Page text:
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3 year old crying

(6 Posts)
PeppaAteMySoul Wed 20-Jul-16 17:06:19

My son cries when I tell him off. He gets really upset and when I ask what's wrong he says "mummy shouting at me. Mummy angry." I don't shout- just use a stern tone of voice if he isn't listening to my calm requests to stop jumping on the sofa for example.
I always cuddle him and tell him that I love him but I'm mad because he's not listening but I'm wondering if that's the right way to approach it? Part of me thinks he cries more because he knows he's going to get the cuddle and attention is shifted from his bad behaviour. But I don't want him to be upset either if it is genuine.
He is very well behaved most of the time so I'm not stern with him often and when I have to be he quickly stops whatever he was doing wrong. I guess my question is, is it okay to be firm even though I know that can upset him?

PalcumTowder Sat 23-Jul-16 07:21:56

I would say yes, it is ok to be stern even though you know it will upset him. He needs to understand what is acceptable behaviour and what isn't. My nearly 3 year old is similar and I think it's actually a good thing - they know they have upset you with their behaviour and they feel bad.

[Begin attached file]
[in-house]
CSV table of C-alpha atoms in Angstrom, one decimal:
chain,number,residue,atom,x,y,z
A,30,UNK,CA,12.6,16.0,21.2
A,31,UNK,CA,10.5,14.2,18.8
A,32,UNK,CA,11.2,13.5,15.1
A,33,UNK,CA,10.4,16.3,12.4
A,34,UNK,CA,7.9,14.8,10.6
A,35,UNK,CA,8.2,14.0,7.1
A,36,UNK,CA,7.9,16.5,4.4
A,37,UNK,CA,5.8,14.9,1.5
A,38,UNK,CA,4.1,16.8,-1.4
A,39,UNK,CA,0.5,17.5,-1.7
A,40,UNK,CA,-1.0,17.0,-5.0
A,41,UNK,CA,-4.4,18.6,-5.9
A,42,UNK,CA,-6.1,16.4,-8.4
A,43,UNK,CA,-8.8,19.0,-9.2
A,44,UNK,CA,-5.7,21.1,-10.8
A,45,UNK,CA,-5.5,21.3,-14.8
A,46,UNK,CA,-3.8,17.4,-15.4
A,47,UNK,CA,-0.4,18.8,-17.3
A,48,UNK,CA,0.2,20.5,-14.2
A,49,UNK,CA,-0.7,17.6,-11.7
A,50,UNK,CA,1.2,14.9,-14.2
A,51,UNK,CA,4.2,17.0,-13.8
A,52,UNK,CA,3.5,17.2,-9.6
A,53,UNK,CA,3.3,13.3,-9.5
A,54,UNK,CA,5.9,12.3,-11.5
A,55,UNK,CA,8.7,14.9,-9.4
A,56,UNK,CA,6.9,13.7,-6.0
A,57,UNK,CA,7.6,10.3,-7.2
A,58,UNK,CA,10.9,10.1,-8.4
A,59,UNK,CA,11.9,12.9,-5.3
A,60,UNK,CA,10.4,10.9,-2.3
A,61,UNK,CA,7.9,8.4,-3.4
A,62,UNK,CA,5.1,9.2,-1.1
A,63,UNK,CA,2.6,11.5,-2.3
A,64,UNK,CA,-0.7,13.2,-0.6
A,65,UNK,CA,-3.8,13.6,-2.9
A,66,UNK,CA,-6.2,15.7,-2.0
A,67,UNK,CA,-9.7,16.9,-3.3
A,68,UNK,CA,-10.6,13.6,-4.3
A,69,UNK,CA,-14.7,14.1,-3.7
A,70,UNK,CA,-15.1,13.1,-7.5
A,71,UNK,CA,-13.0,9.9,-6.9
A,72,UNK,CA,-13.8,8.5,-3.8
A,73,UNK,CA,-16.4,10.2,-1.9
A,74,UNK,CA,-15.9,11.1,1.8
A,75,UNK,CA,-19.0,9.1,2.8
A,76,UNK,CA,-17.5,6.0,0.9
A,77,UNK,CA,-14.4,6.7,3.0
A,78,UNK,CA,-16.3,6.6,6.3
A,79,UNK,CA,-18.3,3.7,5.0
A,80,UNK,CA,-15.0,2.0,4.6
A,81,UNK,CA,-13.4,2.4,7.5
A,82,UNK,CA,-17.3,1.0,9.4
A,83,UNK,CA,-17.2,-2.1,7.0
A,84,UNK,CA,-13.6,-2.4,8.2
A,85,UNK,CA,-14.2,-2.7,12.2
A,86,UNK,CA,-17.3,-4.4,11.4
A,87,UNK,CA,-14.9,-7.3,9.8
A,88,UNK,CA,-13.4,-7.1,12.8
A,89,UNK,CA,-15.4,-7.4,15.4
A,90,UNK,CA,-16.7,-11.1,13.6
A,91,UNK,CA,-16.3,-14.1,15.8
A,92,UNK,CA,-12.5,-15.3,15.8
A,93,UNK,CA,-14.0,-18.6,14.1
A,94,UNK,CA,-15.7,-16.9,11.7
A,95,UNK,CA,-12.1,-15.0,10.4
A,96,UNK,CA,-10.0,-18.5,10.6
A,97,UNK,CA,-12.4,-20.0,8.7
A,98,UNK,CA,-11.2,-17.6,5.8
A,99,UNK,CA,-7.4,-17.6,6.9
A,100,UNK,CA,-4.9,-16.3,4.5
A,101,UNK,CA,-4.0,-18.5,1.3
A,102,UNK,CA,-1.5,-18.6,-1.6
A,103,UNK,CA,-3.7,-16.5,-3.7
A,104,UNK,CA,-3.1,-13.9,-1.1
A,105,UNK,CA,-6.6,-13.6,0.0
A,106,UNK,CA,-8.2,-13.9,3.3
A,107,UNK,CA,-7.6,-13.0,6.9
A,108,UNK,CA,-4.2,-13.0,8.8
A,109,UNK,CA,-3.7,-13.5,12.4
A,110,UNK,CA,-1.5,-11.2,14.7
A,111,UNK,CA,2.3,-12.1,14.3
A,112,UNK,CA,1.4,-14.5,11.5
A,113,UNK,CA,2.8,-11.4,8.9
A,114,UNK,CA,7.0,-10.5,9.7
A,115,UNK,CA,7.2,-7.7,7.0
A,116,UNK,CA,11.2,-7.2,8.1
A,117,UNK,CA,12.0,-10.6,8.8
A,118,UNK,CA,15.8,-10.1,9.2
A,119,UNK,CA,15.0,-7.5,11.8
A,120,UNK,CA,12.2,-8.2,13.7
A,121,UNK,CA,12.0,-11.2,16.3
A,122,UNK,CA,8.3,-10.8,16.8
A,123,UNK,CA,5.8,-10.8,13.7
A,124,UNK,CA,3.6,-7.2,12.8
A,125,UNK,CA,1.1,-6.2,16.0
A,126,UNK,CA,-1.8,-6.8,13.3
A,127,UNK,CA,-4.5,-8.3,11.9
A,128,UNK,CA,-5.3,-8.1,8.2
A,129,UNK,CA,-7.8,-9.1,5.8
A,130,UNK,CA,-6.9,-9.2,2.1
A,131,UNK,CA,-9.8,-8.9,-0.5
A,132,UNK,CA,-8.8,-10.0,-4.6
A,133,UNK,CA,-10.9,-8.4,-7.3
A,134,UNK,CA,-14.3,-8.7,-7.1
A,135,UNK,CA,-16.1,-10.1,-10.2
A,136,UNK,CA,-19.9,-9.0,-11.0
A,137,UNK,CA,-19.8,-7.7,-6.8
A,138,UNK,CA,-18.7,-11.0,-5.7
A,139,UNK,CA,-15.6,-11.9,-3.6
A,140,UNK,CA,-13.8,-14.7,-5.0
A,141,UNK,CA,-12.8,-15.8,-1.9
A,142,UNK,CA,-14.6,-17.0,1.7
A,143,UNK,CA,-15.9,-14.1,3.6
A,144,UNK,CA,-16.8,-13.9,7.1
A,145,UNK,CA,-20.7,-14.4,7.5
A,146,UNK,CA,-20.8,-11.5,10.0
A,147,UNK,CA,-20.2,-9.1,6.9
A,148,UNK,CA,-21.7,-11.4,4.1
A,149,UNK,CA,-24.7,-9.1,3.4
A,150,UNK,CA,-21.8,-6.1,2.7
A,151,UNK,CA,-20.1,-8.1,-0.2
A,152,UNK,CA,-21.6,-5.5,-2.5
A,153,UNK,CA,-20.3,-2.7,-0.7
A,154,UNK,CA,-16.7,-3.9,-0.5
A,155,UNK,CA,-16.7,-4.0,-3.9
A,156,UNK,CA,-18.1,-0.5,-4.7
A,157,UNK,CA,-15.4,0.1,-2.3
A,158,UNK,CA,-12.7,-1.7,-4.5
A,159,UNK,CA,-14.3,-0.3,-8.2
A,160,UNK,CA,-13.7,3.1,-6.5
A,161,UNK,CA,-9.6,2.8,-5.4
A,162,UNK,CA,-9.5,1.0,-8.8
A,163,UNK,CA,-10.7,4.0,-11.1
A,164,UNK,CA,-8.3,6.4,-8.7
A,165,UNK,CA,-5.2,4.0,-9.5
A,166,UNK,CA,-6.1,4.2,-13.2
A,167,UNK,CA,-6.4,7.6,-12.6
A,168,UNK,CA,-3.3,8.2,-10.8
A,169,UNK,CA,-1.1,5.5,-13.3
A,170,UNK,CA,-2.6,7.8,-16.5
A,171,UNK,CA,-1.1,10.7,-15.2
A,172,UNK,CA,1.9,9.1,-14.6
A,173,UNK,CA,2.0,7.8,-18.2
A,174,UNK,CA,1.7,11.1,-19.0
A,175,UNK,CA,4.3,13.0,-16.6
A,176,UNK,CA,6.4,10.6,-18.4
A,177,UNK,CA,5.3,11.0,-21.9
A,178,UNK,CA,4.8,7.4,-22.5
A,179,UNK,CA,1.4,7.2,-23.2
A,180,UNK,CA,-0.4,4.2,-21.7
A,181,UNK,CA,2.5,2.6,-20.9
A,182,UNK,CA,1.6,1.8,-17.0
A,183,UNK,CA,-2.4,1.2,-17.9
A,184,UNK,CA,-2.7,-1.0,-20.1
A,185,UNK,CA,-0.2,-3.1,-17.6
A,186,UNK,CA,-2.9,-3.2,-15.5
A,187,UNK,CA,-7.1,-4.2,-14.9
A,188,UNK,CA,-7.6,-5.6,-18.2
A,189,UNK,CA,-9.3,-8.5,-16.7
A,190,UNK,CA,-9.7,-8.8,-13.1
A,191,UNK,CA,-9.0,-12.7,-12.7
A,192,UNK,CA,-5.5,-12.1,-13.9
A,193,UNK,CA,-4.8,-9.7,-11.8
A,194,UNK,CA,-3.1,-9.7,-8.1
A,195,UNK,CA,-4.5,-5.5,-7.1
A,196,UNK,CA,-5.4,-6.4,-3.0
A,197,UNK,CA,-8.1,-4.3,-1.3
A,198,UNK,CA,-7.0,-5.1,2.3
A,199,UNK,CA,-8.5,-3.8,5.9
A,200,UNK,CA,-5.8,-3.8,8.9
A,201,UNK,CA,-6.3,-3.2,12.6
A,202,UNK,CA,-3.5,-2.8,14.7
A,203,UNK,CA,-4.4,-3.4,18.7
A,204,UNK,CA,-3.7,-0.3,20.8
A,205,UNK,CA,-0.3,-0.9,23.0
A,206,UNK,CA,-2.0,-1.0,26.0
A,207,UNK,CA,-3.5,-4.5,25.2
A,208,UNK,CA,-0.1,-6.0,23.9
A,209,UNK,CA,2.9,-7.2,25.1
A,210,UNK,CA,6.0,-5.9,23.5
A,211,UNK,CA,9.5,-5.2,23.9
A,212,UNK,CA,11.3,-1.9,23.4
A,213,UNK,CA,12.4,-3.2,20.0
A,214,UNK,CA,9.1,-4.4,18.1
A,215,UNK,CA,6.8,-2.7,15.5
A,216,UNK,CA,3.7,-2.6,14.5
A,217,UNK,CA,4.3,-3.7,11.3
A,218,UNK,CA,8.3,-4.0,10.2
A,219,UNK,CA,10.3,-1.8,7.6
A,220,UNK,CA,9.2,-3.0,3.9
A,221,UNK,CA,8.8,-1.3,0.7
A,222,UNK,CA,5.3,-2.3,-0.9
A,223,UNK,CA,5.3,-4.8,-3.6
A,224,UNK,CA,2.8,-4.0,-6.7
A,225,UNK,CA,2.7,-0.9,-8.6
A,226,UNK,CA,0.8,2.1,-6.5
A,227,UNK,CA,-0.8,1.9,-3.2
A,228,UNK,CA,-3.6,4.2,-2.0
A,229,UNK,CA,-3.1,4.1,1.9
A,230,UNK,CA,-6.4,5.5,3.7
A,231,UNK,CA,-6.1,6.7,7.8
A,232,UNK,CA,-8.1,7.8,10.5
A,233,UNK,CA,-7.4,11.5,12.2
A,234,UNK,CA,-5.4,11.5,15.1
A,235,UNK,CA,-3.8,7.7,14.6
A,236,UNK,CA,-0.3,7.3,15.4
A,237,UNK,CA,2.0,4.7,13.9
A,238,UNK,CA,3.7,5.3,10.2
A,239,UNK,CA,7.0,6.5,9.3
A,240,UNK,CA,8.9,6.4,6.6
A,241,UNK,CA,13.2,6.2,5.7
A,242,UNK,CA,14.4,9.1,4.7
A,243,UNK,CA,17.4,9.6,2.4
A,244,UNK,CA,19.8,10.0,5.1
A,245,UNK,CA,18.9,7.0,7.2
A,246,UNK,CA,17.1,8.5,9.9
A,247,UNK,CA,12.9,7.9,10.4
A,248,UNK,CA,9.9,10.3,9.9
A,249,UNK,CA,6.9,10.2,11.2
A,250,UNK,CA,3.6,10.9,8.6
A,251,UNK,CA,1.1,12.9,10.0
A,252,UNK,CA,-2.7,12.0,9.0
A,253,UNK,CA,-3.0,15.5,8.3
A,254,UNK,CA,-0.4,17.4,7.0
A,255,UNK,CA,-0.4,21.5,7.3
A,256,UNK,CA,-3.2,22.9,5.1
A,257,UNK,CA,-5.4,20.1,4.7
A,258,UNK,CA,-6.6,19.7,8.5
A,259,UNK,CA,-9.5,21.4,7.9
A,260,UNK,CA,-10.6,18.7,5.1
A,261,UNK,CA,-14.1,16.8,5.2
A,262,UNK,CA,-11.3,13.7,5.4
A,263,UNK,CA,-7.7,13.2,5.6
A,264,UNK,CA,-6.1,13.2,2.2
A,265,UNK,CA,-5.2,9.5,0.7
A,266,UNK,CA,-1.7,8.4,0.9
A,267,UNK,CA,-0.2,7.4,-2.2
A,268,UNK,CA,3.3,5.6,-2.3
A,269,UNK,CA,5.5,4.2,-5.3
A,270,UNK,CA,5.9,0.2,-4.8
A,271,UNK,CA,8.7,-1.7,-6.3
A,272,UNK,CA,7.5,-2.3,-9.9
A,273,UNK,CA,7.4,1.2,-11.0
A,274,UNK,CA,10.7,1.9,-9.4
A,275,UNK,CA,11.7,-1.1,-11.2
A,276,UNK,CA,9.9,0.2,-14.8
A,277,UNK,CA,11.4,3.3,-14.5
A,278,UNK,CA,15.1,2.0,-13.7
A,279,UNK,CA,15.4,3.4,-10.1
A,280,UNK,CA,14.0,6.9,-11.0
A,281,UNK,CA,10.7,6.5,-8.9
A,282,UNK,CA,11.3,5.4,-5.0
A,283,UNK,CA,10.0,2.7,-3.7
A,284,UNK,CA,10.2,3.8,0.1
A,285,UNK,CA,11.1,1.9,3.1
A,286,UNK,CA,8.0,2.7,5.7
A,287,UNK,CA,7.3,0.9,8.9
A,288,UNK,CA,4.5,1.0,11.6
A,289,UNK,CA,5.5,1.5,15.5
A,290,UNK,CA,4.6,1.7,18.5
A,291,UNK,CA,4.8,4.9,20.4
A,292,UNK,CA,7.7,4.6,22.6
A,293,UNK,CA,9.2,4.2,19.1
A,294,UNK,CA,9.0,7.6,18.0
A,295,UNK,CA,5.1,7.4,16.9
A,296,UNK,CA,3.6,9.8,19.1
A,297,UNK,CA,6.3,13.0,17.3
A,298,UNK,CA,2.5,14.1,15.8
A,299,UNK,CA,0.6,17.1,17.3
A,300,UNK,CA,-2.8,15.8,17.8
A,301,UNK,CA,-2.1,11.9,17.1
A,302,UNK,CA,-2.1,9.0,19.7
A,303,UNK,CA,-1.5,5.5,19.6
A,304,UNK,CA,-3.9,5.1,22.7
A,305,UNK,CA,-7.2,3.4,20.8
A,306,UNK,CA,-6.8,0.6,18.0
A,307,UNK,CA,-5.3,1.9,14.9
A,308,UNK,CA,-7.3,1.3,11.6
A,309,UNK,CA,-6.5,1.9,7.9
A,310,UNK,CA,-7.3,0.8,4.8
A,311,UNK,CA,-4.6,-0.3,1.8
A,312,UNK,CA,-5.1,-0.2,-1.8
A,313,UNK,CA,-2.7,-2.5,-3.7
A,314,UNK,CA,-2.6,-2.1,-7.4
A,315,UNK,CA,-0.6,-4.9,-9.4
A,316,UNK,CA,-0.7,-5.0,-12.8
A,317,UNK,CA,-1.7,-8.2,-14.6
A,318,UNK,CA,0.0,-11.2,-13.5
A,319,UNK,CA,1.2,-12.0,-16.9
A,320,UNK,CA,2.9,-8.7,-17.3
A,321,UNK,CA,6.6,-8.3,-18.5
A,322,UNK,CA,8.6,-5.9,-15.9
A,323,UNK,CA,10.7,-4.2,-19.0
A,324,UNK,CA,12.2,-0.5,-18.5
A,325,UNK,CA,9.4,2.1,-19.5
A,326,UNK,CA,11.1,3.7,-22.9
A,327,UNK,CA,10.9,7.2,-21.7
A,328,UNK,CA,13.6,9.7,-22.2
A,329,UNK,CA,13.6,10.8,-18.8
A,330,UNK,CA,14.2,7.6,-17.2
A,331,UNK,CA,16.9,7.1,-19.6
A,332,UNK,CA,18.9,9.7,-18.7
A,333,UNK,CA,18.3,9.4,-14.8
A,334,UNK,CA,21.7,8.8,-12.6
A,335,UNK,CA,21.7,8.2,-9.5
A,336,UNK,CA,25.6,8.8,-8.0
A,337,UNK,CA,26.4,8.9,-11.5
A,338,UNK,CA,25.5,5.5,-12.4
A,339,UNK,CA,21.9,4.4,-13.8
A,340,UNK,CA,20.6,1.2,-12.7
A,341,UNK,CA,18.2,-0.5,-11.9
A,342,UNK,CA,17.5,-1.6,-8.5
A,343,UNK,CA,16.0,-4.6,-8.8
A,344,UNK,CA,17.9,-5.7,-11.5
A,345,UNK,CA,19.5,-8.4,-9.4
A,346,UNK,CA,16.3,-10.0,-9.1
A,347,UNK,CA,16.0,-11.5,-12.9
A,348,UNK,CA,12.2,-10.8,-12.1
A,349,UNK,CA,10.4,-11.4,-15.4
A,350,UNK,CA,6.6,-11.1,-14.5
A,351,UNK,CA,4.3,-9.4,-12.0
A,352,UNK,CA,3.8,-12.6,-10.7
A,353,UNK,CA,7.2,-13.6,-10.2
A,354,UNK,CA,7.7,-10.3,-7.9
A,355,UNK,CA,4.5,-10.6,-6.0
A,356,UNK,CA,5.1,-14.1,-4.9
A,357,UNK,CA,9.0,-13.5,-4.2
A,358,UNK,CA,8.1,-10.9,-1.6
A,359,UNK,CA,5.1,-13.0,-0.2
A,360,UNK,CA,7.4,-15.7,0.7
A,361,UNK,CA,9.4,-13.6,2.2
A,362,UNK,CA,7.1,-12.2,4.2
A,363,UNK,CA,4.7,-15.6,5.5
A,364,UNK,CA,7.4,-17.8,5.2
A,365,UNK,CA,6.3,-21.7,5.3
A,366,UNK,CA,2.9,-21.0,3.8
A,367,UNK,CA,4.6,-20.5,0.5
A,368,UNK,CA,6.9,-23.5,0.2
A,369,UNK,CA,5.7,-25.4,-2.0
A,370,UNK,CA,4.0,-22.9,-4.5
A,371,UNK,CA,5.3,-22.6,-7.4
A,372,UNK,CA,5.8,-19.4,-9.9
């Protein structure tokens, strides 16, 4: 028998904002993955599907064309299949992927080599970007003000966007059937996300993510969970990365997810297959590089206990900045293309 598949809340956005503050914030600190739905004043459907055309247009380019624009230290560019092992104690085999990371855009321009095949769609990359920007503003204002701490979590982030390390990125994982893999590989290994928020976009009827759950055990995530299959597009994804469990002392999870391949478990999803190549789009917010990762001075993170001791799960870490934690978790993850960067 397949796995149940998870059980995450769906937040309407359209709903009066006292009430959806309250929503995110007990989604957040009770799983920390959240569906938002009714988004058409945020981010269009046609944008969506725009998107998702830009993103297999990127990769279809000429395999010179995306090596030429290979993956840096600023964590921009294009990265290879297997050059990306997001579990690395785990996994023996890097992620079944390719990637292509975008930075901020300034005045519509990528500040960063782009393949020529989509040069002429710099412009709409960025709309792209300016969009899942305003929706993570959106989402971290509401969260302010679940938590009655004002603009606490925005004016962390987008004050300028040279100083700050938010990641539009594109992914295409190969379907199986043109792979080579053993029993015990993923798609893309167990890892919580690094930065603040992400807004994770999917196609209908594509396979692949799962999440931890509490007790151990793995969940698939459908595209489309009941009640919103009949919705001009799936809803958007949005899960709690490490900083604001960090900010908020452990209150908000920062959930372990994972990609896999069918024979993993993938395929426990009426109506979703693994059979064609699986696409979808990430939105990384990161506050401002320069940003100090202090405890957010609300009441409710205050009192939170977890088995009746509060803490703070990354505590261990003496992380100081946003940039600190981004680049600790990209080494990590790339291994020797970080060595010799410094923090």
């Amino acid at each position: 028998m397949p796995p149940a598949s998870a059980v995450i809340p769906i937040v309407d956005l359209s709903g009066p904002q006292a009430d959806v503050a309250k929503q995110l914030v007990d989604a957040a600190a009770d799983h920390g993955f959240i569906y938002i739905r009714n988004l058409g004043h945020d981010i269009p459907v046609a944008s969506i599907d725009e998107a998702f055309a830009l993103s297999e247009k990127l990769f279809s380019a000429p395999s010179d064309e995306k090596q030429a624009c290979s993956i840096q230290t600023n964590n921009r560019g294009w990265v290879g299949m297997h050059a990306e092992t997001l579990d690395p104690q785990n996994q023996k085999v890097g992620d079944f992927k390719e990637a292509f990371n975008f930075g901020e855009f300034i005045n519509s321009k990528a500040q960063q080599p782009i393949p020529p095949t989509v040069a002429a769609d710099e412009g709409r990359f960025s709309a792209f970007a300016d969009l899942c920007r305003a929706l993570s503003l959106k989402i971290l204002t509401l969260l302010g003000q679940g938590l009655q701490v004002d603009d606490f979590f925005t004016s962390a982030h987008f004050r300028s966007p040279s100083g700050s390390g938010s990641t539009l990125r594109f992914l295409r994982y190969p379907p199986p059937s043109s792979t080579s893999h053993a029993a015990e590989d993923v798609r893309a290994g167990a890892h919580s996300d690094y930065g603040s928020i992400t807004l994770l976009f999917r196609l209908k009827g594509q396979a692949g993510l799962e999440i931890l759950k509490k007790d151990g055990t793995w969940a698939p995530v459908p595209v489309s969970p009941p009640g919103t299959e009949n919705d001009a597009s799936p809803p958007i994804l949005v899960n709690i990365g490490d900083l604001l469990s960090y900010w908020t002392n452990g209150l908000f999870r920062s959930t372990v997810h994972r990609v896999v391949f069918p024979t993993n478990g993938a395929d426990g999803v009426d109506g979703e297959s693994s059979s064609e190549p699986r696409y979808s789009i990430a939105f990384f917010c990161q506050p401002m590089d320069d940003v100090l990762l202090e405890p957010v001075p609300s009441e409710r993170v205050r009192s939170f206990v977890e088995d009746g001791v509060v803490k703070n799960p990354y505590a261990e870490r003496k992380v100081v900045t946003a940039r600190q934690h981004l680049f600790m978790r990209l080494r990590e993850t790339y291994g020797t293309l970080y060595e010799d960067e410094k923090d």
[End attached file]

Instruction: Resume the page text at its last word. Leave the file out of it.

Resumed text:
If he's using it as a tool for you to stop being cross with him then the worst thing you can do is never be cross with him! Just continue as you're doing - make it very clear that you love him and he's a good little boy but sometimes his behaviour is not good and that makes mummy cross.

AmberNikSee Sat 23-Jul-16 20:50:08

I agree with the above post!

Hopelass Sat 23-Jul-16 20:52:39

Also agree with the above. My 2.8yo DS is exactly the same. I also do the same as you OP.

Glitterspy Sat 23-Jul-16 21:02:58

My DD Is 3.5 and cries buckets - not if she's told off she's used to that but when she doesn't get her own way or is told to stop watching tv doing something she's enjoying.

Sometimes it's real tears and I try to help her manage her frustration. Sometimes she's absolutely roaring and its "crying because it feels good" or "crying because she likes crying" and I call her out on that. She will agree that's what she's doing and she stops fairly quickly. I encourage 3 deep breaths to calm down and suggest something else to do together immediately.

What I don't do in this scenario is let her tears derail the point I'm making. Once she's on an even keel again she gets lots of love and is told I'm very proud of her for handling that so well, well done that was the right thing to do, etc.

Glitterspy Sat 23-Jul-16 21:05:47

I also agree with Palcum - children do need to understand how far they can push before you do genuinely get cross. We have lots of patience but there have to be limits. Often "do you want me to get cross?" Is enough. (By the way I steer away from making my child feel responsible for my emotions, hence not "you have made me sad" or "you have made me cross" just "I will be cross" (semantics I know...)

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